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I've been researching school bands, but I would like to gain some personal insight as well. I'm interested in all things band, particularly auditions for chairs--how a student might best prepare (anything other than tons of practice?), what an audition is like--such as private individual or group, director chooses music or student, one song only or more, only songs or scales, etc. Once a student has a chair, is it for the entire year? I know much of this will vary from school to school.

I'm also interested in hearing about how a typical practice at school might go, such as specific names (if any) of exercises and warm-ups at the beginning of practice, all the way through the usual progression of practice until it ends for the day. Are there certain scales used at the jr high level?

Also, please share any funny band anecdotes you might have.  :)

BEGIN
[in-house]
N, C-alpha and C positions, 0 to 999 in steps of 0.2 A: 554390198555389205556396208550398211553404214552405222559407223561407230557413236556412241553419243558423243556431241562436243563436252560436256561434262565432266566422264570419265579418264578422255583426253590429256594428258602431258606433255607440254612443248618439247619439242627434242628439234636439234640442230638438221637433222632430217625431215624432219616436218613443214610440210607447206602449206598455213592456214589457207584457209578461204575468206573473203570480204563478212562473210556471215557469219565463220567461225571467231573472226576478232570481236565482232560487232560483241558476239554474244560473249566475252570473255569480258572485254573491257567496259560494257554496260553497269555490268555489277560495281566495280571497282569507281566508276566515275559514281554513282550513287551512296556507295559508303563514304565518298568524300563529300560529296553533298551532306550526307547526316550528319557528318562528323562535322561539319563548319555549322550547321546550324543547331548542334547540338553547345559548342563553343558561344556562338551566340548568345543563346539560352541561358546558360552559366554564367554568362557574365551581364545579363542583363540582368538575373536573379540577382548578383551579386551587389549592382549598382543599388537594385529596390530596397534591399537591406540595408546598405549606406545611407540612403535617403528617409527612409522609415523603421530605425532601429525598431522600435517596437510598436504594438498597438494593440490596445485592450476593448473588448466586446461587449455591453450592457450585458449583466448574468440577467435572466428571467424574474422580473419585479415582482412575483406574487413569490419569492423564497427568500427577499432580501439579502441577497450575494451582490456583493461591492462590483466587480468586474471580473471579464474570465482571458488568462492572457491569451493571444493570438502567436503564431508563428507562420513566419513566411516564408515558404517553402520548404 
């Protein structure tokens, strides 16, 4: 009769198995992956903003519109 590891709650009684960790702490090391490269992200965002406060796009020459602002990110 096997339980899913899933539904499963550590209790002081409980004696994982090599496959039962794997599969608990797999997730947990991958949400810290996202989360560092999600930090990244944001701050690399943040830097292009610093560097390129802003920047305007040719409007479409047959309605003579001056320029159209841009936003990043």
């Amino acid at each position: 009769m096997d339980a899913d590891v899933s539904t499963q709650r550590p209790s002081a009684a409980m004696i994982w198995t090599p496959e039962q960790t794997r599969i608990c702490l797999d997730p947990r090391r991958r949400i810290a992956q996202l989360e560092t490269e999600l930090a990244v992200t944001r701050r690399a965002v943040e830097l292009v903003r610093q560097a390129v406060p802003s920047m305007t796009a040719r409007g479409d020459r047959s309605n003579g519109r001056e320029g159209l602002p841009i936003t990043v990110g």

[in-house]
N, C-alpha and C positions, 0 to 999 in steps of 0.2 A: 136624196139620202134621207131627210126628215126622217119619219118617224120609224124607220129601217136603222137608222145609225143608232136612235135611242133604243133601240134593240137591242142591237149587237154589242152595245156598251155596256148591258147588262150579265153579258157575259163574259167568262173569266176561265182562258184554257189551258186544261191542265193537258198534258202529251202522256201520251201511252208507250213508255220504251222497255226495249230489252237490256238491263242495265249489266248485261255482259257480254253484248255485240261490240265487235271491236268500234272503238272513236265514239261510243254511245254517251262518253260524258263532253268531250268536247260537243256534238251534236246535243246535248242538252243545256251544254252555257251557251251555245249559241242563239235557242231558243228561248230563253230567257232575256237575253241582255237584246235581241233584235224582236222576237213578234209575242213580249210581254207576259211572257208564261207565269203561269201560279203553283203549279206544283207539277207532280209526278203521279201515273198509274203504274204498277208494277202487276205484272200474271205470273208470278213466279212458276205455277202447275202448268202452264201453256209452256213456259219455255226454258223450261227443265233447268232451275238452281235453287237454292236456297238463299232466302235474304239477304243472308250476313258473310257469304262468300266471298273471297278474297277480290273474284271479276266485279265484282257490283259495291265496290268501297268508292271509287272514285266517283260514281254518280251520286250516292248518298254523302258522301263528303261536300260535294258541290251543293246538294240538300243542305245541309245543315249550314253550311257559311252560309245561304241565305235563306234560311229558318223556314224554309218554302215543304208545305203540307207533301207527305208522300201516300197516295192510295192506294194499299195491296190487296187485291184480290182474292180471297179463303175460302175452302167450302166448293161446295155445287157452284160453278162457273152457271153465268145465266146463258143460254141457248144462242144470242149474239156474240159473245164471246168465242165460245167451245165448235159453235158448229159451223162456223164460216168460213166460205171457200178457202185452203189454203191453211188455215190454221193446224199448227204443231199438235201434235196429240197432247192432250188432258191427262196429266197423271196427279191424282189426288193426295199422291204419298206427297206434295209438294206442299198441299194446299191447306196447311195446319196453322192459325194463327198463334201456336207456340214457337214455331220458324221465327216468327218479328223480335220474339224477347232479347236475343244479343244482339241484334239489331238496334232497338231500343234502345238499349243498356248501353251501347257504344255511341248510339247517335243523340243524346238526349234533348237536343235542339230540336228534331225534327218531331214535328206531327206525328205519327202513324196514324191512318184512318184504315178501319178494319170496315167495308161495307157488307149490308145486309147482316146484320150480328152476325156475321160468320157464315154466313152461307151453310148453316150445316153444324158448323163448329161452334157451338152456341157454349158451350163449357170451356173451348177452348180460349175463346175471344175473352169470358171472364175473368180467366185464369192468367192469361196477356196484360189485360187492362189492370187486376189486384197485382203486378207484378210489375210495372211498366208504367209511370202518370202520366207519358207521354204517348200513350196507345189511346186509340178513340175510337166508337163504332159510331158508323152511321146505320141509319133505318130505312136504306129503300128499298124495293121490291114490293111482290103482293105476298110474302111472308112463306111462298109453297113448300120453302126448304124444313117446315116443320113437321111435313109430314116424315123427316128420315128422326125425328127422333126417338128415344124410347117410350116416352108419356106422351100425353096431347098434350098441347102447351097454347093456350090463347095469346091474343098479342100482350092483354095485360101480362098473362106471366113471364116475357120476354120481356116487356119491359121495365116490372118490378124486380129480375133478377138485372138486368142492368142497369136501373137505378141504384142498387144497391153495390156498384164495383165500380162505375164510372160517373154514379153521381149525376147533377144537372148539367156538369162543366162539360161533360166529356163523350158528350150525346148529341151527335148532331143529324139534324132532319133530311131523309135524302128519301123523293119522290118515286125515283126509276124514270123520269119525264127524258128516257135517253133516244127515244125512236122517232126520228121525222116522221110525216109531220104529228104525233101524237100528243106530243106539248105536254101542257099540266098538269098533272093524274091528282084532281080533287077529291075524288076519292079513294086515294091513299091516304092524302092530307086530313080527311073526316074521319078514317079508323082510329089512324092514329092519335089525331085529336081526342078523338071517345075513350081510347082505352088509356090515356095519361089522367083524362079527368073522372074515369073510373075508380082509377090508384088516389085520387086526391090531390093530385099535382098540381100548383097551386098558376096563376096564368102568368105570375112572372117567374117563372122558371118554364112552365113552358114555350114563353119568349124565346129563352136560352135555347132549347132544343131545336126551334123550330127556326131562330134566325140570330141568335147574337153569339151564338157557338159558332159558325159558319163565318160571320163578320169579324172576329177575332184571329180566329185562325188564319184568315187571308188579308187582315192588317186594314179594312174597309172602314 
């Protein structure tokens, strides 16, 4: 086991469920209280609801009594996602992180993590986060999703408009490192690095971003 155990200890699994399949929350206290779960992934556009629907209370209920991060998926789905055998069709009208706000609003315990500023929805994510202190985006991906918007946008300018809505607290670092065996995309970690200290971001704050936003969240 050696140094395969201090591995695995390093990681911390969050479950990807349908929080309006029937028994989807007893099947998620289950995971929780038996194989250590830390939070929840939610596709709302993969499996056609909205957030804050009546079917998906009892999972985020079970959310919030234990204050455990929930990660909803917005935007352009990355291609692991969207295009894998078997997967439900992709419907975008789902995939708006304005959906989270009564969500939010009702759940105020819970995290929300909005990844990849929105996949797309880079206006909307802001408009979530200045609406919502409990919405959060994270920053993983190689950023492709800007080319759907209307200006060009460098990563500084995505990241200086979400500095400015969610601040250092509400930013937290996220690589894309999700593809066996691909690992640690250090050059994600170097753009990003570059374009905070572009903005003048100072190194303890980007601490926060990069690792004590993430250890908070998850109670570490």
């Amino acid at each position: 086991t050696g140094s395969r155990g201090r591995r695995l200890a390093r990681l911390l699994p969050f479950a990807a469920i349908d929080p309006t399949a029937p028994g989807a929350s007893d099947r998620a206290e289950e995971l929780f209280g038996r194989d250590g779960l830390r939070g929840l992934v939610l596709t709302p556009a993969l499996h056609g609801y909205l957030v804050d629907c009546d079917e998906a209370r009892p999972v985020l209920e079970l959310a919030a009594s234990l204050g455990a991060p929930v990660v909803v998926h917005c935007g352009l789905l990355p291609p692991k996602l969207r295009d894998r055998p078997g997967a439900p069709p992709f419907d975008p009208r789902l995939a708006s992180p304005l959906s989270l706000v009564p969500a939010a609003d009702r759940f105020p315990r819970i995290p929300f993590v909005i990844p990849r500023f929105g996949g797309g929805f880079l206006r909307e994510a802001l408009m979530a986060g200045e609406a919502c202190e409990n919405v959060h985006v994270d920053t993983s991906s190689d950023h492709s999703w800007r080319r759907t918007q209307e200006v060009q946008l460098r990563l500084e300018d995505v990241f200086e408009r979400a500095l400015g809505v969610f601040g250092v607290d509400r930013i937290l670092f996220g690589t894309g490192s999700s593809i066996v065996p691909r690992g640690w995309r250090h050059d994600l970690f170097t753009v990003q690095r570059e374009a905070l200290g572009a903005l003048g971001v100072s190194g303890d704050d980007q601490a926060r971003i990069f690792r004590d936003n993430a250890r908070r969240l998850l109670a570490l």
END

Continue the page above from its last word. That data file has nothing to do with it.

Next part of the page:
Thank you!
#1 - April 01, 2014, 05:45 AM

Twitter: @AmyCobbWrites

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It's been a LONG time since I was in the school band, but here's what I remember.

- We auditioned for chairs at the beginning of the semester. The band director usually told us in advance what scales and songs (usually from a practice book at that point) to be prepared to play. However, he/she may or may not ask you to play all of them. You just had to be ready on all of them.
- During the semester, you could "challenge" the person one chair ahead of you. The person challenging to move up chose the piece of music, but it was something we were playing in class or from the practice book we were all supposed to be working through. You would sign up for a challenge date - a sign-up sheet with open dates on the band director's office door. The band director was the judge as to who won the challenge.
- I don't remember ever auditioning or challenging in front of a group. Usually it was one-on-one with the band director, but students were usually lined up waiting their turn outside the practice room door, so you could overhear how the person ahead of you did.
- There were times when we were struggling with a piece of music that the band director might go down the line asking each person to play their part alone in front of the group. I hated that!